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Weight Gain in Pregnancy

Weight gain in pregnancy

In 2009, the Institute of Medicine published guidelines on weight gain through pregnancy based on BMI (basal metabolic index) calculated using the pre-pregnancy height and weight. This at least gives women a rough idea of where they should be by the end of pregnancy. 1

Additionally, they created a website with common questions and answers women ask about weight gain in pregnancy including how much to gain, how to distribute it over the course of a pregnancy, how weight gain affects pregnancy, etc.

The American College of Obstetricians & Gynecologists published guidance on this topic in 2020. They caution that while these guidelines are reasonable for those whose BMI fall in the categories with BMI < 18.5 and those in the 18.5-24.9 range, that those in the categories above a BMI of 25 may benefit from a smaller weight gain in pregnancy. See what they had to say below. 2

BMI 25.0-24.9

“Gestational weight gain below the IOM recommendations among overweight pregnant women does not appear to have a negative effect on fetal growth or neonatal outcomes. In several studies, overweight women who gained 2.7–6.4 kg (6–14 lb) had similar fetal growth, perinatal and neonatal outcomes, and less postpartum weight retention as overweight women who gained weight within the currently recommended IOM range 3 4 5 6 7 8. For the overweight pregnant woman who is gaining less than the recommended amount but has an appropriately growing fetus, no evidence exists that encouraging increased weight gain to conform with the current IOM guidelines will improve maternal or fetal outcomes.”2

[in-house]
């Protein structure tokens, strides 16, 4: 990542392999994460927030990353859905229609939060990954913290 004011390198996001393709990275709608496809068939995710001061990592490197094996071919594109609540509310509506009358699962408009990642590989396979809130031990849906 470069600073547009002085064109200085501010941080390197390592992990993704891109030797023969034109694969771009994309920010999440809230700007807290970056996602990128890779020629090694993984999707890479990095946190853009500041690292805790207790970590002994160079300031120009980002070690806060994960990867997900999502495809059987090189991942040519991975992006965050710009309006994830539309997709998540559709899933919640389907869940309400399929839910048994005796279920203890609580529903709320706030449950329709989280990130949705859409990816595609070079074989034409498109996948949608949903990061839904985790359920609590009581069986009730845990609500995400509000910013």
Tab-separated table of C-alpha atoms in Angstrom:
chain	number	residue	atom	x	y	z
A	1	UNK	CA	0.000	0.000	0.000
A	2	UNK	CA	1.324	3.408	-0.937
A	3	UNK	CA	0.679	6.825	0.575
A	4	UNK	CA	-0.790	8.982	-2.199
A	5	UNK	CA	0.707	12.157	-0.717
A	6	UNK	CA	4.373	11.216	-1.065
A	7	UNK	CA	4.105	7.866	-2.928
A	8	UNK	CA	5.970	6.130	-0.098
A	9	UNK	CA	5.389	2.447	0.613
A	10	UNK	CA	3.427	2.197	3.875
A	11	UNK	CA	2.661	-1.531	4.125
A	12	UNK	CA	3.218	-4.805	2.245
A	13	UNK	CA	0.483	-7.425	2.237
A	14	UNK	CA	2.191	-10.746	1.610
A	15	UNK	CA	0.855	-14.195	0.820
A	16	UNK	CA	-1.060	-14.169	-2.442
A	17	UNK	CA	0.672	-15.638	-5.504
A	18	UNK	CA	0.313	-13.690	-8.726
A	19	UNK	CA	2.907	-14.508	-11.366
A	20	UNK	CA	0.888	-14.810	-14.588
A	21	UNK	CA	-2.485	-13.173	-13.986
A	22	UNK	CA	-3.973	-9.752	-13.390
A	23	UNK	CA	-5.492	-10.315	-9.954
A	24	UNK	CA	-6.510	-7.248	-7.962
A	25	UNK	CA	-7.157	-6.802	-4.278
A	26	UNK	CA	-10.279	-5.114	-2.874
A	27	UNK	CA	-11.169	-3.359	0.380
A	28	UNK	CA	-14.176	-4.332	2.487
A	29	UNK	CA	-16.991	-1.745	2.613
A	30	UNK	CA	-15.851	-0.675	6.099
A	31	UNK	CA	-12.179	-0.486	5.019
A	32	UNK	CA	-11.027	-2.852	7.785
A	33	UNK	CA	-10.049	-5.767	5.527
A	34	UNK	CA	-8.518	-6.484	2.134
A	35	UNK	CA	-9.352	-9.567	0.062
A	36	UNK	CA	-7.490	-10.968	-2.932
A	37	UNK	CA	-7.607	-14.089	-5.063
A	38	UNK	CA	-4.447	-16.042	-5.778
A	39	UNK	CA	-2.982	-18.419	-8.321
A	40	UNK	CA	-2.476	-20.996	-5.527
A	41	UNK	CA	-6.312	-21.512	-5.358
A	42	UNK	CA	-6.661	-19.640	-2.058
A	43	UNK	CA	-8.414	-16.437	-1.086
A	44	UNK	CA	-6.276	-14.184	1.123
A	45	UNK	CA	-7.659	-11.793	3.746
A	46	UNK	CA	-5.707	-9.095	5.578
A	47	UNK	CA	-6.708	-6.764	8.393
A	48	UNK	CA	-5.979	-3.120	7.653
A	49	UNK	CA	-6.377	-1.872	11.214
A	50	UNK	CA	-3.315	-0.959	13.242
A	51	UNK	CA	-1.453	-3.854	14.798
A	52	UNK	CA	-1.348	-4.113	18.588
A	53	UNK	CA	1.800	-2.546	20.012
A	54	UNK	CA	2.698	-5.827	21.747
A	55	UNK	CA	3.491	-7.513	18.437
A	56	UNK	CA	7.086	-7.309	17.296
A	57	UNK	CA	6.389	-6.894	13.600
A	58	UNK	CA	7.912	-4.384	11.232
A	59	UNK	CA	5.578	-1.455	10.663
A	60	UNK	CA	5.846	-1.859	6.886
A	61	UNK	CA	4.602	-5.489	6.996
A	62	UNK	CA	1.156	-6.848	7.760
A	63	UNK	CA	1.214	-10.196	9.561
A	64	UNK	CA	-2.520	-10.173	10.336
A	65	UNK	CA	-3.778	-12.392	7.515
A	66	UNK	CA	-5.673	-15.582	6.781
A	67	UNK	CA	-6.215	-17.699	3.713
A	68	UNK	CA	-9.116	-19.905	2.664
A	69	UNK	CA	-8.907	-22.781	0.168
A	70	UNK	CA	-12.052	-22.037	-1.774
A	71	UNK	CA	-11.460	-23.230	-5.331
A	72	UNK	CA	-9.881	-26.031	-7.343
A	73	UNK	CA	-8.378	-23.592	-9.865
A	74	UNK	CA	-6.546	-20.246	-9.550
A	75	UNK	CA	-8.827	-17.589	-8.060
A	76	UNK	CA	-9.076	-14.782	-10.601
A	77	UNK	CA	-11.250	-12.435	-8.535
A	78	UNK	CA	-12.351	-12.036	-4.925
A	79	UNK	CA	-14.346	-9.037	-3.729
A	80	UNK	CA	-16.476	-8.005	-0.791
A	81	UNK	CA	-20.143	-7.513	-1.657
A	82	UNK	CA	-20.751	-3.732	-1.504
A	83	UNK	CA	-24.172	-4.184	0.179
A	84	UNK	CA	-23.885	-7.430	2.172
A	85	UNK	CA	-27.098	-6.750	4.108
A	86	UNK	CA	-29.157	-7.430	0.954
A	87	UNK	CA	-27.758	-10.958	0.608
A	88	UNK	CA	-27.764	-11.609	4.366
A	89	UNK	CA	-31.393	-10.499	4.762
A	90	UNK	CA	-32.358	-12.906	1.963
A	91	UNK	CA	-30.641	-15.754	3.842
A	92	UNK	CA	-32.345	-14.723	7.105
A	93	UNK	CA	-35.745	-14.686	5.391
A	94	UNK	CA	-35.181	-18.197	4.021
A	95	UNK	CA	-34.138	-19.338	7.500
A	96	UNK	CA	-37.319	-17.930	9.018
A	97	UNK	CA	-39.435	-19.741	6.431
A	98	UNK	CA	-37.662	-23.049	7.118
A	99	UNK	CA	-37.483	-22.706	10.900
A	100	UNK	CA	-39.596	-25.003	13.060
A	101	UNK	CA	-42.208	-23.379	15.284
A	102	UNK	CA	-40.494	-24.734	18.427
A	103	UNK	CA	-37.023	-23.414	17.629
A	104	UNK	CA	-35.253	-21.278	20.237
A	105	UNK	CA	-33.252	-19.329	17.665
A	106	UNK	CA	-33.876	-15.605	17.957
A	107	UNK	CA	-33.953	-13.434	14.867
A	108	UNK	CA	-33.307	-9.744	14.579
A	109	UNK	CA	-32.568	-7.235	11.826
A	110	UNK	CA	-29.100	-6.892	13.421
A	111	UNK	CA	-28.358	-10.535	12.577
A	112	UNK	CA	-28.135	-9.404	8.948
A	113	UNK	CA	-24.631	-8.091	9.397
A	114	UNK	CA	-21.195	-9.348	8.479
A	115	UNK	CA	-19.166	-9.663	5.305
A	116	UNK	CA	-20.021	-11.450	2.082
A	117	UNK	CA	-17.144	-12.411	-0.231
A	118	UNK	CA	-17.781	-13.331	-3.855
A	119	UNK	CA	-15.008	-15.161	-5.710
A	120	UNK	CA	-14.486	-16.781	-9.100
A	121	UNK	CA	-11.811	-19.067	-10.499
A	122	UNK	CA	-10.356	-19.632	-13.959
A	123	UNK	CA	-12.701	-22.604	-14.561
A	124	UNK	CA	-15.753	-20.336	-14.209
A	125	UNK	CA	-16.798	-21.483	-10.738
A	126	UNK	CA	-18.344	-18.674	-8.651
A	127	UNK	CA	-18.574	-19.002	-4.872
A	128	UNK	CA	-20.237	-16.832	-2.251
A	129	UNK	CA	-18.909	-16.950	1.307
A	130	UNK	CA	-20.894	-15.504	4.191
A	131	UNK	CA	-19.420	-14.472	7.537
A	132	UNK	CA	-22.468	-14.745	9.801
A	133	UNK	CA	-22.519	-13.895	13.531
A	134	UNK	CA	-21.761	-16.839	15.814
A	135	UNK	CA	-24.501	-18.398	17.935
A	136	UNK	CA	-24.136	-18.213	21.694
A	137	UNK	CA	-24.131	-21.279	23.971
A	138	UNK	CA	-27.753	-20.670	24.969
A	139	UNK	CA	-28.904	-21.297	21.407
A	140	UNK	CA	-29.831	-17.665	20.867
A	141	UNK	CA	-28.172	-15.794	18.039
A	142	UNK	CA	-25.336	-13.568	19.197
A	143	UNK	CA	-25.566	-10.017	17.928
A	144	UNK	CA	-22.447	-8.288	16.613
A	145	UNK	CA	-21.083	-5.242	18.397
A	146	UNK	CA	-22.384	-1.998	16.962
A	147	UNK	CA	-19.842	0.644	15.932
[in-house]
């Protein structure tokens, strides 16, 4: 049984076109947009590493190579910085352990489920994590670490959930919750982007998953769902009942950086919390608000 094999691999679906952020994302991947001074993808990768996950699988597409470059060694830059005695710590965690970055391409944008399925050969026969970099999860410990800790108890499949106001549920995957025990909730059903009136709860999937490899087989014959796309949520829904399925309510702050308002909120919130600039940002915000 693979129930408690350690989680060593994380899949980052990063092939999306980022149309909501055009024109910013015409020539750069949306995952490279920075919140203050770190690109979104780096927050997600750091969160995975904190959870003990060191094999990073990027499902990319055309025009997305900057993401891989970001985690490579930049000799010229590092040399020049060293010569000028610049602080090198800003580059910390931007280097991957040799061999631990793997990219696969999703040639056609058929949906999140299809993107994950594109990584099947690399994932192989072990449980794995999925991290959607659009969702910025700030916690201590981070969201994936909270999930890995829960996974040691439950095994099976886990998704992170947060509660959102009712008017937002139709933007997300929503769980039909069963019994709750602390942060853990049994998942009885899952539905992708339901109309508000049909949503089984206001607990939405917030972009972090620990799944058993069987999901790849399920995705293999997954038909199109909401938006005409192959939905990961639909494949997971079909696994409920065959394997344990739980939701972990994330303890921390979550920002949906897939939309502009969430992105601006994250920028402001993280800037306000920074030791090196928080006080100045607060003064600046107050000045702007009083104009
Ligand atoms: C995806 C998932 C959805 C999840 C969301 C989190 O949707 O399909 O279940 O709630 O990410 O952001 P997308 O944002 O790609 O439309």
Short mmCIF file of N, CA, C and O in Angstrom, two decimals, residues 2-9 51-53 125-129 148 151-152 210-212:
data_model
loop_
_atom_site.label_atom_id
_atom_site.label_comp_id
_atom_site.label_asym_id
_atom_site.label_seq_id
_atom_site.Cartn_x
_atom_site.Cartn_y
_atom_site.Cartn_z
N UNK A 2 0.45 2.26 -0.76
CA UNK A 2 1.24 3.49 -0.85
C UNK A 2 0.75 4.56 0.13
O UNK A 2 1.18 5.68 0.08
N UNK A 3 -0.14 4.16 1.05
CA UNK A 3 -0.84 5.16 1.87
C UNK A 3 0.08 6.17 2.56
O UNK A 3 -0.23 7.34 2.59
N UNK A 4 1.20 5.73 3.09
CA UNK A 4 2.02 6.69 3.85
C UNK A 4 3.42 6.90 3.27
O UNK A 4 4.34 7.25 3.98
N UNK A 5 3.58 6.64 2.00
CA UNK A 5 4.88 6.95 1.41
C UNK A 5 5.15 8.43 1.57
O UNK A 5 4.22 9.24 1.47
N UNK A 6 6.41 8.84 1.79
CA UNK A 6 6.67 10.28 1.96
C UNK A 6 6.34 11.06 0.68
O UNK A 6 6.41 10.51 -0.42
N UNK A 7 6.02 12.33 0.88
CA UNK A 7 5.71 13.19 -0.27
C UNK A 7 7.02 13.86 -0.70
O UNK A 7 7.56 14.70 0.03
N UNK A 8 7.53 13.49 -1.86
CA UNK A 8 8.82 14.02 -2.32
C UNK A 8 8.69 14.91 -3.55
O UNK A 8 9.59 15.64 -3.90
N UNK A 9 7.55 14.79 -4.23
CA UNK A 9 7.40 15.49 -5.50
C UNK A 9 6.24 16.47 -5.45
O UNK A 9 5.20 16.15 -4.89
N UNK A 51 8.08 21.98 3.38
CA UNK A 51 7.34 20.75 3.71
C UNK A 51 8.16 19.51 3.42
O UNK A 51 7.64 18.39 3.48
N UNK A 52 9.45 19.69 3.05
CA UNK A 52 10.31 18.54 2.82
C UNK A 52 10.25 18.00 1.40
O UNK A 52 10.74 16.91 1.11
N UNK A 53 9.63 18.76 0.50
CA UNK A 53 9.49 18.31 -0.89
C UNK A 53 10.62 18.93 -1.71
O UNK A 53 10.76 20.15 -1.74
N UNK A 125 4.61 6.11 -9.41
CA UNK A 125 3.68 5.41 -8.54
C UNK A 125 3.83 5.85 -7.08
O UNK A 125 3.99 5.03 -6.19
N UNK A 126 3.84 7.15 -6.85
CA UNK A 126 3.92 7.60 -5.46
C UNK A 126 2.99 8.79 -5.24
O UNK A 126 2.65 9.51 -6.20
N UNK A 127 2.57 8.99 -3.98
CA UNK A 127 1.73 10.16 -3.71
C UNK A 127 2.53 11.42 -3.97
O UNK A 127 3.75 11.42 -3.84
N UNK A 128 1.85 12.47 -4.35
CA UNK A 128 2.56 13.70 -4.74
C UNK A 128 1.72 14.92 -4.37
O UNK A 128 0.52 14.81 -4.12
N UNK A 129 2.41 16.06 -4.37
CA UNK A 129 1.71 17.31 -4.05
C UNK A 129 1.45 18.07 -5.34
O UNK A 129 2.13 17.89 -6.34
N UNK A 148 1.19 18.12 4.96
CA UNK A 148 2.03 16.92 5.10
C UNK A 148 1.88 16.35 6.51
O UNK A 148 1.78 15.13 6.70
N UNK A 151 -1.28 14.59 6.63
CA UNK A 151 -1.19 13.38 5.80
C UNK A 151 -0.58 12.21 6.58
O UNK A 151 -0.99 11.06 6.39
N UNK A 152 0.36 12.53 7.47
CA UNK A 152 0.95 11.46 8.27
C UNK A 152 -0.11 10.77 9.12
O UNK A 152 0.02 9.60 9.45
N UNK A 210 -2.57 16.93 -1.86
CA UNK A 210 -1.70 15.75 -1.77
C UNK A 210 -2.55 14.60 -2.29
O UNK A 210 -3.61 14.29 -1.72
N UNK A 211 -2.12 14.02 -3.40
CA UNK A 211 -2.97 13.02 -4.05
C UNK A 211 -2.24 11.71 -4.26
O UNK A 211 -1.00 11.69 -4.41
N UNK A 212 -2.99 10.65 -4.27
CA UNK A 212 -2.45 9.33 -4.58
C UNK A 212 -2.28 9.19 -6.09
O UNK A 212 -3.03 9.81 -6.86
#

BMI >30

“For an obese pregnant woman who is gaining less weight than recommended but has an appropriately growing fetus, no evidence exists that encouraging increased weight gain to conform with the updated IOM guidelines will improve maternal or fetal outcomes.”2

How to use the IOM Chart

  1. Start by calculating pre pregnancy BMI https://www.cdc.gov/healthyweight/assessing/bmi/adult_bmi/english_bmi_calculator/bmi_calculator.html
  2. Then refer to the chart for single pregnancies
  3. Most importantly, talk to your health care provider and make sure this makes sense for you and your current pregnancy because each pregnancy and each patient is unique.

Institute of Medicine Weight Gain Recommendations For Women Pregnant With One Baby

Underweight
BMI less than 18.5

28-40 pounds

Normal Weight
BMI 18.5-24.9

25-35 pounds

Overweight
BMI 25.0-29.9

15-25 pounds

Obese
BMI greater than or equal to 30.0

11- 20 pounds

 

More Resources:

CDC Reproductive Health:

https://www.cdc.gov/reproductivehealth/maternalinfanthealth/pregnancy-weight-gain.htm#tracking

Institute of Medicine Site on Weight Gain in Pregnancy:

https://webassets.nationalacademies.org/whattogain/#

References:

  1. Rasmussen KM, Yaktine AL, editors. Institute of Medicine (Committee to Reexamine IOM Pregnancy Weight Guidelines, Food and Nutrition Board and Board on Children, Youth, and Families) Weight Gain During Pregnancy: Reexamining the Guidelines. Washington, DC: National Academy Press; 2009. Provides new guidelines for weight gain during pregnancy that are based

on minimizing the risks of inadequate or excessive gains to mothers as well as their infants.

 

  1. Weight gain during pregnancy. Committee Opinion No. 548. American College of Obstetricians and Gynecologists. Obstet Gynecol 2013;121:210–2.
Author
Sarah Belliotti, MD

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